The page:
At least 20 affiliates with Gaesong zone of cooperation came under questioning for talking positively about South Korea and capitalism. In 2007, there was a thorough cadre reshuffling in the Party to stop people talking about Gaesong or Mt. Geumgang. North Korea also purged key officials who had pushed for reconciliation with South Korea.
All this must have been a crucial consideration for Pyongyang, as the survival of the North greatly depends on maintaining the myths about the ‘poor and desperate’ South, starving under the yoke of American imperialism. In recent years, the spread of smuggled South Korean DVDs and first-hand communication with southerners in Special Economic Zones has made this propaganda image unsustainable.
In this context, Gaesong and Mt. Geumgang projects from the outset were a dangerous gamble. For some 10 years, the top bureaucracy tolerated cooperation with the South because the monetary rewards were handsome and political risks were manageable. Perhaps, when the principal decision was made in 1989 for Mt. Geumgang and 2002 for Gaesong, they also wanted to check whether the spread of dangerous information could be contained.
At that time North Korea was going through a period of unprecedented political relaxation and experimentation with reforms. However, the period of relaxation ended with the beginning of nuclear crisis in October 2002.
Since 2003, North Korean leaders have worked hard to turn back the clock. All news coming recently out of North Korea has been about greater control and tougher restrictions. Busy markets are a nightmare for Pyongyang retrogrades. The DPRK government is now confiscating land from individual tillers, and Japanese-made buses and trucks are taken from small businesses. The sale of many consumer goods at the markets is restricted, while the Public Distribution System, which dominated the country’s economic life before 1996, has been reintroduced.
In the last couple of years, several instances of public unrest made the North Korean government nervous, but it managed to retain control and prevent mutiny from spreading. The November 2008 Cabinet Decision No. 61 stipulated that in 2009 all markets across the country should work only three days per month, similar to how they worked in medieval Korea. Currently, there are reports about the government plans to close down the Pyongsong Market, the largest wholesale market in the country.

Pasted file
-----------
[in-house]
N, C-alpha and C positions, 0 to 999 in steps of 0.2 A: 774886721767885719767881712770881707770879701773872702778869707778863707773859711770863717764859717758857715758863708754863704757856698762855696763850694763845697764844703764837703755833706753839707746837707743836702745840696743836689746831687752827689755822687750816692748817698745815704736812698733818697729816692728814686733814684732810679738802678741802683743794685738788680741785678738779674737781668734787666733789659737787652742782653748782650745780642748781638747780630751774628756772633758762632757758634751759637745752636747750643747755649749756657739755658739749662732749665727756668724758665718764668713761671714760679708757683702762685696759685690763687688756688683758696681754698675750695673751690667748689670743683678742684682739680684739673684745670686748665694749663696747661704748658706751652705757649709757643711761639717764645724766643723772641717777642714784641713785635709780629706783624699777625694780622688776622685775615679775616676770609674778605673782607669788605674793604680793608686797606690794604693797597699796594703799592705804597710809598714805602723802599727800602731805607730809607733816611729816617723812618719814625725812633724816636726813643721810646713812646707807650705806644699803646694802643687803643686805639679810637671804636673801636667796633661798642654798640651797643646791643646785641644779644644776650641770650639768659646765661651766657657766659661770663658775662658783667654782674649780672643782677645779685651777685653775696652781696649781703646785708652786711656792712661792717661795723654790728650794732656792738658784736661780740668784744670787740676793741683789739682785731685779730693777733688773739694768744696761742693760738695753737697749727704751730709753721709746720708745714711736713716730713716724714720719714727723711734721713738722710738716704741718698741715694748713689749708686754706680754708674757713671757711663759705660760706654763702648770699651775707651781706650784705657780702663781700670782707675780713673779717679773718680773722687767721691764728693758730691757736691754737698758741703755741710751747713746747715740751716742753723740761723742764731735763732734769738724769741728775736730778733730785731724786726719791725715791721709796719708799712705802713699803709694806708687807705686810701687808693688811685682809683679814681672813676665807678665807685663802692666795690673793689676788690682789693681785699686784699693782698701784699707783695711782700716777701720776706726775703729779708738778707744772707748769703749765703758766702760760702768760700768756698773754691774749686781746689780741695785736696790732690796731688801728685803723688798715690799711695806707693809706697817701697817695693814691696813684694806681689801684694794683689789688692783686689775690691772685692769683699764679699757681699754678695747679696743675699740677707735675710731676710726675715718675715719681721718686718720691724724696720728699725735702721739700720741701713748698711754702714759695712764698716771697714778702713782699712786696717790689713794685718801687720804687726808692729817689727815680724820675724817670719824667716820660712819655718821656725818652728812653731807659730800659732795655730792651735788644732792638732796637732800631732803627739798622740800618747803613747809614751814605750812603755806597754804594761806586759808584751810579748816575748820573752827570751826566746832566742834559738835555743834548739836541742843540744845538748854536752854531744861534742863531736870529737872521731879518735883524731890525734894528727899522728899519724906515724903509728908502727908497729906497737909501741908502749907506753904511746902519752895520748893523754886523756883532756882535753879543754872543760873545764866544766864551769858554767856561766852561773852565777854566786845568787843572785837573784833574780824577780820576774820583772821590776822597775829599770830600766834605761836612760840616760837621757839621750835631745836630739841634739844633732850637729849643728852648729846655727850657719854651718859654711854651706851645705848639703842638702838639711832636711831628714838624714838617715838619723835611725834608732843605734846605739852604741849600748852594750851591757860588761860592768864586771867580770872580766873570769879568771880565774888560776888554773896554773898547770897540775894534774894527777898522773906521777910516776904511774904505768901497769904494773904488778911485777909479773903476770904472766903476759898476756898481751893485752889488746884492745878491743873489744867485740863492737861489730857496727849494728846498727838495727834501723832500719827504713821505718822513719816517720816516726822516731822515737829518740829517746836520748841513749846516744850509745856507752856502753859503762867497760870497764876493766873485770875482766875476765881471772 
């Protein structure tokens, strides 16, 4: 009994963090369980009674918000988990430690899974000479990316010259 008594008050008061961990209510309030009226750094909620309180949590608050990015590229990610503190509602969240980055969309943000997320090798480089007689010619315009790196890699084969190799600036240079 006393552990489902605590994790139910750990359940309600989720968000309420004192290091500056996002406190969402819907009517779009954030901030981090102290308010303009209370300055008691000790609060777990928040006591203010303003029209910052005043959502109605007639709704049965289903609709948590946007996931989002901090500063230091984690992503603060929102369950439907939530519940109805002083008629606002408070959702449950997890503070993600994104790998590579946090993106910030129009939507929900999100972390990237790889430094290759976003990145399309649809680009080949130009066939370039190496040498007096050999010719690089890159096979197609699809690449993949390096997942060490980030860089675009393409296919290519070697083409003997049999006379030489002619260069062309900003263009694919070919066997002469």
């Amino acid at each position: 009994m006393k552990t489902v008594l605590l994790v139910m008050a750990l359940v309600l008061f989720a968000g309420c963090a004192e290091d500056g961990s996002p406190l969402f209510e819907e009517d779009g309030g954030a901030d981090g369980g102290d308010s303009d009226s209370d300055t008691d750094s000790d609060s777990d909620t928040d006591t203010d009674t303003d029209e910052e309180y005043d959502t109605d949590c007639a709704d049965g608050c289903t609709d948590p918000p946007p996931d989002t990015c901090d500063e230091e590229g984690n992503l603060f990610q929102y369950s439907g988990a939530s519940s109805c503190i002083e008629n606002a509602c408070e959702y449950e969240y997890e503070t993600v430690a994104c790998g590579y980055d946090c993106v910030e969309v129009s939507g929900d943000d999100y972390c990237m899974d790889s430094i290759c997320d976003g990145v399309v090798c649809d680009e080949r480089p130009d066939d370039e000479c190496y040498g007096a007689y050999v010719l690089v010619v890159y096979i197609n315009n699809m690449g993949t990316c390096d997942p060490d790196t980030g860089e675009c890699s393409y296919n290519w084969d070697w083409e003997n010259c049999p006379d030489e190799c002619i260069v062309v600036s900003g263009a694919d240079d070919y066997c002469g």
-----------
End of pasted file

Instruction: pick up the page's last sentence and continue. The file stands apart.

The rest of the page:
Ruediger Frank and Sabine Burghart, in their recent report, “Inter-Korean Cooperation 2000-2008”, compare inter-Korean cooperation with the Eastern European experience.
When analyzing South Korea’s Sunshine Policy and describing its dangers for the North Korean regime, they remind us that ‘everyone who has lived under socialism in Europe can confirm how this slow ideological poison spreads like cancer, how these cells grow and how they finally unfold their destructive, lethal power, hollowing out the system from within’.
Frank and Burghart cite Kim Jong-il himself, who is recorded as saying in 1995 that ‘the most serious lesson of the collapse of socialism in several countries is that the corruption of socialism begins with ideological corruption.’
North Korea cannot afford to emulate the success of China in transforming its economy as this would require a considerable relaxation of domestic police control. China has survived such a relaxation, but there is a great difference between North Korea and China. The PRC leaders did not have to deal with the existence of a rich and powerful ‘other’, where people speak the same language but enjoy significantly higher level of freedom and prosperity. The DPRK leaders believe that political unrest is unavoidable if their citizens learn how prosperous South Korea really is.
Over the past few years all this made Gaesong and Mt. Geumgang something of an anachronism. These two projects, which could function only with a greater level of openness and transparency than in the rest of North Korea, became too dangerous for Pyongyang to be tolerated and were put under direct control of the People’s Army.
The era of relaxation and experimentation, which prompted the beginning of inter-Korean cooperation, is well and truly over. North Korea is headed for a major retreat, back to military communism. Only those elements of market economy which are necessary to keep the country afloat are being preserved. It already looks as if the government turned back the clock, restoring the system that existed before the 1990s.
Conservatives in Seoul might hope that this decision will deprive the North Korean regime of revenue and bring about its end. But the truth is that the regime can survive much longer in isolation because poor and weak people do not have the energy or weapons to rebel. Therefore, by closing the borders and shutting down the zones of inter-Korean cooperation, the North Korean elite is buying extra time to stay in power at the expense of the common people’s suffering.
The complexity of regional politics and the current state of global economy also contributed to the early demise of inter-Korean economic experiment.
Nevertheless, the last 10 years of the Sunshine Policy did make a difference and changed the Korean people’s perceptions of each other, making a new attempt at cooperation possible.